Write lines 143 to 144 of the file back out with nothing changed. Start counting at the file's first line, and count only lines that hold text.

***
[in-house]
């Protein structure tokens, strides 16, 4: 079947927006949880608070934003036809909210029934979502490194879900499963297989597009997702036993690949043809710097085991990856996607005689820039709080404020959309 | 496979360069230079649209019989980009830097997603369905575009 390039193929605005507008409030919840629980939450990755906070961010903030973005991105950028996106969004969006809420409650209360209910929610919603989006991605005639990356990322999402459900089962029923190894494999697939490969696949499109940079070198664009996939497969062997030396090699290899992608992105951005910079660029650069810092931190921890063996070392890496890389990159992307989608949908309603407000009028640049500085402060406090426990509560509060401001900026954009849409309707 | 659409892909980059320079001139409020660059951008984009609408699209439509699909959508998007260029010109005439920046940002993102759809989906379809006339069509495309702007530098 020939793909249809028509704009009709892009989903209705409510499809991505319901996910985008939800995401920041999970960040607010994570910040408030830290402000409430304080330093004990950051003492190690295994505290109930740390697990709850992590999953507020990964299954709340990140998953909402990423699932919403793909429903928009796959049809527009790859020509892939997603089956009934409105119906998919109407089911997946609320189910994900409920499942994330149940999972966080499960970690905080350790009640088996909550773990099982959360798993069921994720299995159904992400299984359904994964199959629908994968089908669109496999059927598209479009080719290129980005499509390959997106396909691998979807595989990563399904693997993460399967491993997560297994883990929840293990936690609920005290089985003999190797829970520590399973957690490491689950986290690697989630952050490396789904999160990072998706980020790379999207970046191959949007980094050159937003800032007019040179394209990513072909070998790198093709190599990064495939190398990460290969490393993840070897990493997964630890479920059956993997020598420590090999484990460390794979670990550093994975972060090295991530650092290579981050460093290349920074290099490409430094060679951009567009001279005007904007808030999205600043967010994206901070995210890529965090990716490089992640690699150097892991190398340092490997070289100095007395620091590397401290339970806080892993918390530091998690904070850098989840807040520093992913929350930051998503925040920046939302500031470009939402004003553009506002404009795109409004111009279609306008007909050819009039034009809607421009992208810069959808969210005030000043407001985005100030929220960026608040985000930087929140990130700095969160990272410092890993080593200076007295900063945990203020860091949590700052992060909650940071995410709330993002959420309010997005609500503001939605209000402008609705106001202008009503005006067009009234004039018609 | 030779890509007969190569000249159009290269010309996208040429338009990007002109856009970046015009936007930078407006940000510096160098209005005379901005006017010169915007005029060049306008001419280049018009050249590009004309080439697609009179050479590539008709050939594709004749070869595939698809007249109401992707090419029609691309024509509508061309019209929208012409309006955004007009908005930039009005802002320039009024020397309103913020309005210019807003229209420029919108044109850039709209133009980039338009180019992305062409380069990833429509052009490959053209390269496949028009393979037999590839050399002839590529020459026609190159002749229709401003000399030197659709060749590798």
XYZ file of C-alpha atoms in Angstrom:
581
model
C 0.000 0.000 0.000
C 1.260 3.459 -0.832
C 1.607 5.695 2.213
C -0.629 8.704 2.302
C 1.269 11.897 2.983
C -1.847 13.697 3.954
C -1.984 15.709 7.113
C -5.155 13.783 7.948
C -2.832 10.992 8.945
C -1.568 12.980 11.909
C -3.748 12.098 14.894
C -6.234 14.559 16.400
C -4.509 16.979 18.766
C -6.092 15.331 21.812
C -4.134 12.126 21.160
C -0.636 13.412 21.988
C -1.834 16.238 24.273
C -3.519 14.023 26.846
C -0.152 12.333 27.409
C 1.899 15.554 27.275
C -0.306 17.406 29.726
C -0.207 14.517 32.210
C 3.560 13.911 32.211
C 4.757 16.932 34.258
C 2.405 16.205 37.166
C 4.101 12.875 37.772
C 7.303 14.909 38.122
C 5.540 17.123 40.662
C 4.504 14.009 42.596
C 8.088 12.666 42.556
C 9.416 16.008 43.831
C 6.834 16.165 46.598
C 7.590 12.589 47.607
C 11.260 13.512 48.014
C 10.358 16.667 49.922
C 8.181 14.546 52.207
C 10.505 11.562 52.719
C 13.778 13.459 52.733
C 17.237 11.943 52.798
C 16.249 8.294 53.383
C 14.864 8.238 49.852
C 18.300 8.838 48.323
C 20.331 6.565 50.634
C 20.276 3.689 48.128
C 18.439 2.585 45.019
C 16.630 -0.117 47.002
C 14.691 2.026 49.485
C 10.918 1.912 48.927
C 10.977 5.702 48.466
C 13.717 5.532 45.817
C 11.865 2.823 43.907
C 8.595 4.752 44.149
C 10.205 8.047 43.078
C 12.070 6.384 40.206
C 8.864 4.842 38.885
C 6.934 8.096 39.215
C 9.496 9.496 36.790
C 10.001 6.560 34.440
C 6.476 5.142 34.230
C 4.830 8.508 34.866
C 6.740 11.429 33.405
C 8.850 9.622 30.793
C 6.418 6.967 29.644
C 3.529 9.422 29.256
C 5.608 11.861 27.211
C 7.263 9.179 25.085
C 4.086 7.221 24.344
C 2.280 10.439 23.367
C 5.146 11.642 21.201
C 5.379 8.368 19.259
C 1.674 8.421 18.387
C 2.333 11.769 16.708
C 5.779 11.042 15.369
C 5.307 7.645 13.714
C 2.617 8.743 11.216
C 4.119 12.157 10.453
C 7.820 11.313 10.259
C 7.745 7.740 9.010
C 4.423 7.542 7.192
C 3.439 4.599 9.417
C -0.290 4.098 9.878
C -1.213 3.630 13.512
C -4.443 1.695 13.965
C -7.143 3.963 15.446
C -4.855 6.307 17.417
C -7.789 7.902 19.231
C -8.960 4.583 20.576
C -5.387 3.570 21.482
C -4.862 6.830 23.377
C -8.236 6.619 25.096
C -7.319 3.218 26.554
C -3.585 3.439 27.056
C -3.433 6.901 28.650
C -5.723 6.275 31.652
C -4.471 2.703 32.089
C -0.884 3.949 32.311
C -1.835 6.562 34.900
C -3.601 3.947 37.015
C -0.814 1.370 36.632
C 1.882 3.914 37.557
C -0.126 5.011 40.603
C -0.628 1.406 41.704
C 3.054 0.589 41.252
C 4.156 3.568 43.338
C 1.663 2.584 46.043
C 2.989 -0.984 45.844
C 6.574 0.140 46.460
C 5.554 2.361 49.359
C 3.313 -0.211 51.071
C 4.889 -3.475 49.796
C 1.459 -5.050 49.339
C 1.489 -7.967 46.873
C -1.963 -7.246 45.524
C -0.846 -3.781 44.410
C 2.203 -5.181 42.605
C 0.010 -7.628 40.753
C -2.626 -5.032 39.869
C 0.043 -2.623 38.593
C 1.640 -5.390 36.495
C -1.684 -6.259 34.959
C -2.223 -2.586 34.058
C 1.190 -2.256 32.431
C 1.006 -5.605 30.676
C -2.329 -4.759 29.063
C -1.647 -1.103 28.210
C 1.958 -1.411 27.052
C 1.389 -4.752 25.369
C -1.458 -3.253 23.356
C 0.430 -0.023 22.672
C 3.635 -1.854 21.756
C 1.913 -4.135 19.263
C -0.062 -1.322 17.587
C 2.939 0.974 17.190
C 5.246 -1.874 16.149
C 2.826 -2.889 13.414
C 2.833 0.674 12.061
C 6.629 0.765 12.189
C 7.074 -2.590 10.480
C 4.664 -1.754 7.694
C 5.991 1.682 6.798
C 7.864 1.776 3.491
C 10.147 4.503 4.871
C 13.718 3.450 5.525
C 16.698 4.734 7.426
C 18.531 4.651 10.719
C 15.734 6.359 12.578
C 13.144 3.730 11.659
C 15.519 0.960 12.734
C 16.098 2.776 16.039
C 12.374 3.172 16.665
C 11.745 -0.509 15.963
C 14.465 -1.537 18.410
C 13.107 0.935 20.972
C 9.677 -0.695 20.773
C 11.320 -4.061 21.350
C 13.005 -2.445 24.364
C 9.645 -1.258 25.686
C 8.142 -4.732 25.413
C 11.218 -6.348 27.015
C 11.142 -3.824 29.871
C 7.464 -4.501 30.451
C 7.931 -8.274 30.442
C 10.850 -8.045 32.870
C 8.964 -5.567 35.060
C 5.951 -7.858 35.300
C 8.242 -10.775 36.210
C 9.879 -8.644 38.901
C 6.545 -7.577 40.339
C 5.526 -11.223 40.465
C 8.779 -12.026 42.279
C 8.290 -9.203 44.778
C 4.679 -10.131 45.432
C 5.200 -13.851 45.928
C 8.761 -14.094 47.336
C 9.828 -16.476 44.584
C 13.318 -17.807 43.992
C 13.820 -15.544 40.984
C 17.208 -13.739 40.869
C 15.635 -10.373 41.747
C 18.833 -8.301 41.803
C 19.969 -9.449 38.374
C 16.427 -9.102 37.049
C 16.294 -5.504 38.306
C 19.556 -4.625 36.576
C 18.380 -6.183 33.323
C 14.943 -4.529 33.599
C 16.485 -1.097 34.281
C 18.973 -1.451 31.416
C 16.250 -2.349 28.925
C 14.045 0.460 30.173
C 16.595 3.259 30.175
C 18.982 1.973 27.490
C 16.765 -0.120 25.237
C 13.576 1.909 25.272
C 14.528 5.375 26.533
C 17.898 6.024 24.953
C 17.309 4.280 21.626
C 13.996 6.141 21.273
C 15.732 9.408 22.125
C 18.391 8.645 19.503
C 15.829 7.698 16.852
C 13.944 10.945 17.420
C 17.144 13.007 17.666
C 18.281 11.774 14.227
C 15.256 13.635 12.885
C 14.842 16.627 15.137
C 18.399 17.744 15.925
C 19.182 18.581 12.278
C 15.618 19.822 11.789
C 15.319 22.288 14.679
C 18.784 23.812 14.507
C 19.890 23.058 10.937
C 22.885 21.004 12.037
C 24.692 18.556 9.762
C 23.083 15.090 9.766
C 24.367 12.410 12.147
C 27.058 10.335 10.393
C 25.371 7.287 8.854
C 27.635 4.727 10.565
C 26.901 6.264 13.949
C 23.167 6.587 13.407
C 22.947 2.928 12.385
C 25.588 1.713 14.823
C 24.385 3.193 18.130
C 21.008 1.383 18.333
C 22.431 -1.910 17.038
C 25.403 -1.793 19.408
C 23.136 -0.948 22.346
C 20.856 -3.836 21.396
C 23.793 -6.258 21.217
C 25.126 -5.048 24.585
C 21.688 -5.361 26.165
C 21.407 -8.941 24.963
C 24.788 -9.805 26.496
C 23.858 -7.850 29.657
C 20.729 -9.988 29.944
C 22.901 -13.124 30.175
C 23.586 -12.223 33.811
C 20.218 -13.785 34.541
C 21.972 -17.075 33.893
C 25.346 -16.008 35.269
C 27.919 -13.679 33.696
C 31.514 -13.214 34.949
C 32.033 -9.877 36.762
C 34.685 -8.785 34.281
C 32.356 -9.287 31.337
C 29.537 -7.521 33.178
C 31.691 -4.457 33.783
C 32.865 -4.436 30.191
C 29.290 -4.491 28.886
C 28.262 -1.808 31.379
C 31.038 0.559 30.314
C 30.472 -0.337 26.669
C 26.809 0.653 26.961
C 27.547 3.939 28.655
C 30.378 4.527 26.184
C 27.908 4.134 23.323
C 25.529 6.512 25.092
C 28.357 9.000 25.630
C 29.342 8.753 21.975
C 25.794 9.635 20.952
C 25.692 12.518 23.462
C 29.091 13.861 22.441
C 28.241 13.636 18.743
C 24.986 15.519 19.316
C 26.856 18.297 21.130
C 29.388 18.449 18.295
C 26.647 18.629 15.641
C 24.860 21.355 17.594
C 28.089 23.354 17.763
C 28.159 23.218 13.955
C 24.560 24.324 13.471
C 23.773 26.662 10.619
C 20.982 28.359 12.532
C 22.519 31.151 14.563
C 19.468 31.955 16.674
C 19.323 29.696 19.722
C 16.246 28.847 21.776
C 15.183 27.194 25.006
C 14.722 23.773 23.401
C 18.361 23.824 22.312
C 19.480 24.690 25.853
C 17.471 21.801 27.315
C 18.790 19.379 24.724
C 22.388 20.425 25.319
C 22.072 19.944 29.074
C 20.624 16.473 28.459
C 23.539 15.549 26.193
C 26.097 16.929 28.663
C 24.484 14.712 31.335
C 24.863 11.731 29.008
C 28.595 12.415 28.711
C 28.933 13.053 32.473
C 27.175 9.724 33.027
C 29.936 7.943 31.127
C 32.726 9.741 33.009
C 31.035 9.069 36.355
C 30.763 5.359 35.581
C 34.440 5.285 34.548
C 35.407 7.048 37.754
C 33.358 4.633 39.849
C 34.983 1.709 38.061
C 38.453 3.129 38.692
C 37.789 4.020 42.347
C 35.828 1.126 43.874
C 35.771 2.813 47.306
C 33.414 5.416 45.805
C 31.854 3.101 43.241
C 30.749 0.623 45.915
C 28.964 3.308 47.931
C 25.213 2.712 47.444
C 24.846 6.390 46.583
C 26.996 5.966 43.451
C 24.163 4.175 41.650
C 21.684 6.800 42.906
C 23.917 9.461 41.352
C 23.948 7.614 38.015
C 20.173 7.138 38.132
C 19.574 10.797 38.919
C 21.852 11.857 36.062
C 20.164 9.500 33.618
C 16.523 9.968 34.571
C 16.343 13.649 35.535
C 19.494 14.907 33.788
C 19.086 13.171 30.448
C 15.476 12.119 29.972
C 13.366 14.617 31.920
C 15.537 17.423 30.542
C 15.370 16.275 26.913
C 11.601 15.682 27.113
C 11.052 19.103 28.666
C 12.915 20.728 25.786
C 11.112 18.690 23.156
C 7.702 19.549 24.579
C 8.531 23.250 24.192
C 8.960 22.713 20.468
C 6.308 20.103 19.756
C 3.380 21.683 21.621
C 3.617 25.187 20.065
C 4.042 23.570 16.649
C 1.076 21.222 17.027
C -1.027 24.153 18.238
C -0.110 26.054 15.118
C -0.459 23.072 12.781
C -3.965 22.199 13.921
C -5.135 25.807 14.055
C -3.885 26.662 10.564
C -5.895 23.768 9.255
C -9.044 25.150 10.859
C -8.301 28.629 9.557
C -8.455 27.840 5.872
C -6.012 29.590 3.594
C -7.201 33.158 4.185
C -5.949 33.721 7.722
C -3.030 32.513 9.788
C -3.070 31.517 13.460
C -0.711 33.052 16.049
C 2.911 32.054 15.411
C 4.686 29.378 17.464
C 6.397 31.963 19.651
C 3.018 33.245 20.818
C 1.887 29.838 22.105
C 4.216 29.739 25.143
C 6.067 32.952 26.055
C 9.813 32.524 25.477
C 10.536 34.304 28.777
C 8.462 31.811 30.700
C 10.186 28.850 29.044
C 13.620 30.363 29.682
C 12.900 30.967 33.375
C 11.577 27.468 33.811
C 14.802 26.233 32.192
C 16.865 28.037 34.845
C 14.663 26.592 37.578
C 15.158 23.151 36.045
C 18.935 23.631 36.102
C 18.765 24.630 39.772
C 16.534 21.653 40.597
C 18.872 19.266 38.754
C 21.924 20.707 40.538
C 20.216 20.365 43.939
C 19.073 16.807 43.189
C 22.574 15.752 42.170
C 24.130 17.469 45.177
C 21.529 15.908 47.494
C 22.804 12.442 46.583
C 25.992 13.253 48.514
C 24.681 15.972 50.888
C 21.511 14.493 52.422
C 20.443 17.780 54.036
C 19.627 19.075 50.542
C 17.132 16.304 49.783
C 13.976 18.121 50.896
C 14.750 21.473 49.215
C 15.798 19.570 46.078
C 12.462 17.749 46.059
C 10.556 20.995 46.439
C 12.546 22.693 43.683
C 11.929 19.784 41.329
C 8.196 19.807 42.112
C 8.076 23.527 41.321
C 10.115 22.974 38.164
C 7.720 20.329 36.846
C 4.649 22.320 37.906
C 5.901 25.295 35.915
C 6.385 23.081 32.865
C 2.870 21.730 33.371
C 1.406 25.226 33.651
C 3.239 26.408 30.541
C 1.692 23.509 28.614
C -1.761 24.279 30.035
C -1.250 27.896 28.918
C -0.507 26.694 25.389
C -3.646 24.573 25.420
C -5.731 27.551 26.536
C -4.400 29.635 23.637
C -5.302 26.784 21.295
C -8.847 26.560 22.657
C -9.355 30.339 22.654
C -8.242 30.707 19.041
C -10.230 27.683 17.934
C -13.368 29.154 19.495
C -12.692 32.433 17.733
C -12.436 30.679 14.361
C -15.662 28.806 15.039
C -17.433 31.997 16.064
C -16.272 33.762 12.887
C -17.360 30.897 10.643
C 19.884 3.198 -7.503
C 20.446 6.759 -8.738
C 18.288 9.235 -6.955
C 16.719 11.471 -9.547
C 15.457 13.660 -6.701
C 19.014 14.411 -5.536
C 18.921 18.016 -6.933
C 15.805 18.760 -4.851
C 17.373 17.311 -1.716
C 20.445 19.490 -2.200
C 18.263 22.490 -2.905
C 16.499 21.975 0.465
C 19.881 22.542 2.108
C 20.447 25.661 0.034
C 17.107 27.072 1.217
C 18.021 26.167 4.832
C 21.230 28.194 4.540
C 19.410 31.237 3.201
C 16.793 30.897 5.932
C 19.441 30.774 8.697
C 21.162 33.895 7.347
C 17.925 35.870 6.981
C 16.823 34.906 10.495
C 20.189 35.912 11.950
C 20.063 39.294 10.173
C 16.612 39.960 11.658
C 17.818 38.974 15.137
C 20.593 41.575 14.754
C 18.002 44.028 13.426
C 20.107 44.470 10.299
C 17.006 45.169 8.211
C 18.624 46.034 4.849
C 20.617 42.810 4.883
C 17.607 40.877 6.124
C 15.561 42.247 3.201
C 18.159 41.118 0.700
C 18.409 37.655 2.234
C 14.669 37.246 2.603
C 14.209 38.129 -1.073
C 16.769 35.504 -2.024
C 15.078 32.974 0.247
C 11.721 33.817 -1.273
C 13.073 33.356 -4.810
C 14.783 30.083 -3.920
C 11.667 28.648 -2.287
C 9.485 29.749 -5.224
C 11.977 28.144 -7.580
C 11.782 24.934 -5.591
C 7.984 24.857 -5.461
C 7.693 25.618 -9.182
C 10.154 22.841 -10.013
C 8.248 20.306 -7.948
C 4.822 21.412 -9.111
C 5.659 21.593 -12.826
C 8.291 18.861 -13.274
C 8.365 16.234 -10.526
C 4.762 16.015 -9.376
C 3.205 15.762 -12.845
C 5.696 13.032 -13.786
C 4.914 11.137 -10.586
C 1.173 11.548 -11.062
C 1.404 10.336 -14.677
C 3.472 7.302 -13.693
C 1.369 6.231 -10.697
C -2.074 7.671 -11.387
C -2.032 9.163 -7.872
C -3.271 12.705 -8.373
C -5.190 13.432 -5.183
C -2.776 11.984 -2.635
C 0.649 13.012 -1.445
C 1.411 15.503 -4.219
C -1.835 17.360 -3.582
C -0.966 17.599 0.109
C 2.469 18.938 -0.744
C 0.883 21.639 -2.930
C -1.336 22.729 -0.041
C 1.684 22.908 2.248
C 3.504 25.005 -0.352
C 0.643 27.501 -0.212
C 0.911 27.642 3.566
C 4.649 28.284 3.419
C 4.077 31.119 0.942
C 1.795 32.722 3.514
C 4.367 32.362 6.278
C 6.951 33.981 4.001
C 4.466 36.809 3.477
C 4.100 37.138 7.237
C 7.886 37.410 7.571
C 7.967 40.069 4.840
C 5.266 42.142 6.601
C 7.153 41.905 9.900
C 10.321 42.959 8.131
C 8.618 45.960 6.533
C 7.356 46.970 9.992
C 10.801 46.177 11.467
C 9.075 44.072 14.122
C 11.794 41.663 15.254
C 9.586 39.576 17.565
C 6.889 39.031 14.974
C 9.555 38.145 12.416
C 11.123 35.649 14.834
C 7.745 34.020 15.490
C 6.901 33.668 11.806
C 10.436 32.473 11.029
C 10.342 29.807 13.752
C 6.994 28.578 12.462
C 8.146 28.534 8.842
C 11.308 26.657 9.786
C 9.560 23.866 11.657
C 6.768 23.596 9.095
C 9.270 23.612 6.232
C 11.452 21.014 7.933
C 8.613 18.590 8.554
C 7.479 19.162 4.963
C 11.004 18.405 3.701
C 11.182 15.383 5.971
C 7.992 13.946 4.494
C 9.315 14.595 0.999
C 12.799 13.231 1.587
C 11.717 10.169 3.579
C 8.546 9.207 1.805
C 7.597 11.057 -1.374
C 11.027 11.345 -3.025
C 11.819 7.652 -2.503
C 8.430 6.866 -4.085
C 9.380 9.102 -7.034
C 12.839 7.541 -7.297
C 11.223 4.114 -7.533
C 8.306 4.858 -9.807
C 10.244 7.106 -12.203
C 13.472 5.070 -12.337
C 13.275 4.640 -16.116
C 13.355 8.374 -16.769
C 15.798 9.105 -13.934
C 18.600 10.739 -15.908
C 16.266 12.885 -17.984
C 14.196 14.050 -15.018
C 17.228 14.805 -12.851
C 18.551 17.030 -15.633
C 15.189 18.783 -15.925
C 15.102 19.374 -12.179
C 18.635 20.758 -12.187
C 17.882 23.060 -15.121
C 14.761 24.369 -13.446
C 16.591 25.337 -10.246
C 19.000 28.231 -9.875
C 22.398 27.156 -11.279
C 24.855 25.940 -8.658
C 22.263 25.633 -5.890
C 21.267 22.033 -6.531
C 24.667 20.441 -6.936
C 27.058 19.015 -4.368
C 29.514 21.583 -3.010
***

C 7.074 -2.590 10.480
C 4.664 -1.754 7.694